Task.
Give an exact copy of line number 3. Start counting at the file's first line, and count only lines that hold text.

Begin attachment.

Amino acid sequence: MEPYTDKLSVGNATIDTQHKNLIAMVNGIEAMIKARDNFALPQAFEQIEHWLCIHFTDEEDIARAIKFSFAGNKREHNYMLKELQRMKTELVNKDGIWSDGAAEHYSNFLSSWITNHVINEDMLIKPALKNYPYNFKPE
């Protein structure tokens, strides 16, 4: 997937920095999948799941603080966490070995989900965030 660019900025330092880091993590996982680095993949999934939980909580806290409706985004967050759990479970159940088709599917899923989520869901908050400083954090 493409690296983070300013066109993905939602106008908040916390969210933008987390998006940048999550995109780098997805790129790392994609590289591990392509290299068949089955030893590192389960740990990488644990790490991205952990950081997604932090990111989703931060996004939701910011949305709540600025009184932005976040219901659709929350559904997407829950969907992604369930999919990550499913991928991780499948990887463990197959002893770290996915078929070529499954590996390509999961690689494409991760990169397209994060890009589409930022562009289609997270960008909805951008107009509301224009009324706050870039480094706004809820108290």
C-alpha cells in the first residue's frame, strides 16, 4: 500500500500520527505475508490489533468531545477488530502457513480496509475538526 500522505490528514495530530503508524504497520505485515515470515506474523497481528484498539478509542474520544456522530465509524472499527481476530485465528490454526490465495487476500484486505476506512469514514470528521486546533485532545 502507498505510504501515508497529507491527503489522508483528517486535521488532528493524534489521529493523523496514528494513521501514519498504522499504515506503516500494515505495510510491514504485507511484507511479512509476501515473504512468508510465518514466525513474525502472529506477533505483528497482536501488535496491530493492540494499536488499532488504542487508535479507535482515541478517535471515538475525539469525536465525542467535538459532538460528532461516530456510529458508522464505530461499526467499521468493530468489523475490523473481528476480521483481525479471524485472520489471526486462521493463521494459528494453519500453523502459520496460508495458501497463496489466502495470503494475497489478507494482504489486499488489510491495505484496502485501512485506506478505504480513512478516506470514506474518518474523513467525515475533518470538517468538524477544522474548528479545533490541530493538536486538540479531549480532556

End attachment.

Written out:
C-alpha cells in the first residue's frame, strides 16, 4: 500500500500520527505475508490489533468531545477488530502457513480496509475538526 500522505490528514495530530503508524504497520505485515515470515506474523497481528484498539478509542474520544456522530465509524472499527481476530485465528490454526490465495487476500484486505476506512469514514470528521486546533485532545 502507498505510504501515508497529507491527503489522508483528517486535521488532528493524534489521529493523523496514528494513521501514519498504522499504515506503516500494515505495510510491514504485507511484507511479512509476501515473504512468508510465518514466525513474525502472529506477533505483528497482536501488535496491530493492540494499536488499532488504542487508535479507535482515541478517535471515538475525539469525536465525542467535538459532538460528532461516530456510529458508522464505530461499526467499521468493530468489523475490523473481528476480521483481525479471524485472520489471526486462521493463521494459528494453519500453523502459520496460508495458501497463496489466502495470503494475497489478507494482504489486499488489510491495505484496502485501512485506506478505504480513512478516506470514506474518518474523513467525515475533518470538517468538524477544522474548528479545533490541530493538536486538540479531549480532556